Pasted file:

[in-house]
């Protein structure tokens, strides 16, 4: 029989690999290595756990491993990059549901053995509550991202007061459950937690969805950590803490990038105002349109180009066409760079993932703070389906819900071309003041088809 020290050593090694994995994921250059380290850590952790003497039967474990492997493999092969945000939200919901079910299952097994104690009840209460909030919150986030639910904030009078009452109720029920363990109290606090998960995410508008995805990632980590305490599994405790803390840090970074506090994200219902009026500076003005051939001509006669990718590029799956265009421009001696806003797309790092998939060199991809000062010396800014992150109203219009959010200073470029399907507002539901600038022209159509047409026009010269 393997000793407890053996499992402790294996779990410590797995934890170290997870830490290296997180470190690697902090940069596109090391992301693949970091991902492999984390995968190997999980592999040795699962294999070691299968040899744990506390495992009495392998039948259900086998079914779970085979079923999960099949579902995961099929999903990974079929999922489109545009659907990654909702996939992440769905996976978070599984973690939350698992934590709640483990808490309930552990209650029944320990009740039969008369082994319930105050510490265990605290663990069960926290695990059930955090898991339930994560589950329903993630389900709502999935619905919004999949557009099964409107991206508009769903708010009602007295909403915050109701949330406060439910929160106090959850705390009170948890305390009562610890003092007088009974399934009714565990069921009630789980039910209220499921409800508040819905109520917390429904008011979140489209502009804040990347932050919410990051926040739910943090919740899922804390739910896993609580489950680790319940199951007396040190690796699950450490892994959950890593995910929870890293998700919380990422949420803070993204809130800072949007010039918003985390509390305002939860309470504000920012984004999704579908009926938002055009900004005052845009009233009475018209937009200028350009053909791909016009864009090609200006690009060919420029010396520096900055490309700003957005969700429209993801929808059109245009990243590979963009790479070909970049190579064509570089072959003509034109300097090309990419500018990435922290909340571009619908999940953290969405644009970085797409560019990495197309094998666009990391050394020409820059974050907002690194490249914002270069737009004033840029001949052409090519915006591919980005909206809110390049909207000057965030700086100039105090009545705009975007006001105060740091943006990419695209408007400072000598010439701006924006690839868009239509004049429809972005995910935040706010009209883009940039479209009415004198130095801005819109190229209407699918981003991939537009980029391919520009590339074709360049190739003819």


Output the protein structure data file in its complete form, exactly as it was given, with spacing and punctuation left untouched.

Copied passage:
[in-house]
């Protein structure tokens, strides 16, 4: 029989690999290595756990491993990059549901053995509550991202007061459950937690969805950590803490990038105002349109180009066409760079993932703070389906819900071309003041088809 020290050593090694994995994921250059380290850590952790003497039967474990492997493999092969945000939200919901079910299952097994104690009840209460909030919150986030639910904030009078009452109720029920363990109290606090998960995410508008995805990632980590305490599994405790803390840090970074506090994200219902009026500076003005051939001509006669990718590029799956265009421009001696806003797309790092998939060199991809000062010396800014992150109203219009959010200073470029399907507002539901600038022209159509047409026009010269 393997000793407890053996499992402790294996779990410590797995934890170290997870830490290296997180470190690697902090940069596109090391992301693949970091991902492999984390995968190997999980592999040795699962294999070691299968040899744990506390495992009495392998039948259900086998079914779970085979079923999960099949579902995961099929999903990974079929999922489109545009659907990654909702996939992440769905996976978070599984973690939350698992934590709640483990808490309930552990209650029944320990009740039969008369082994319930105050510490265990605290663990069960926290695990059930955090898991339930994560589950329903993630389900709502999935619905919004999949557009099964409107991206508009769903708010009602007295909403915050109701949330406060439910929160106090959850705390009170948890305390009562610890003092007088009974399934009714565990069921009630789980039910209220499921409800508040819905109520917390429904008011979140489209502009804040990347932050919410990051926040739910943090919740899922804390739910896993609580489950680790319940199951007396040190690796699950450490892994959950890593995910929870890293998700919380990422949420803070993204809130800072949007010039918003985390509390305002939860309470504000920012984004999704579908009926938002055009900004005052845009009233009475018209937009200028350009053909791909016009864009090609200006690009060919420029010396520096900055490309700003957005969700429209993801929808059109245009990243590979963009790479070909970049190579064509570089072959003509034109300097090309990419500018990435922290909340571009619908999940953290969405644009970085797409560019990495197309094998666009990391050394020409820059974050907002690194490249914002270069737009004033840029001949052409090519915006591919980005909206809110390049909207000057965030700086100039105090009545705009975007006001105060740091943006990419695209408007400072000598010439701006924006690839868009239509004049429809972005995910935040706010009209883009940039479209009415004198130095801005819109190229209407699918981003991939537009980029391919520009590339074709360049190739003819």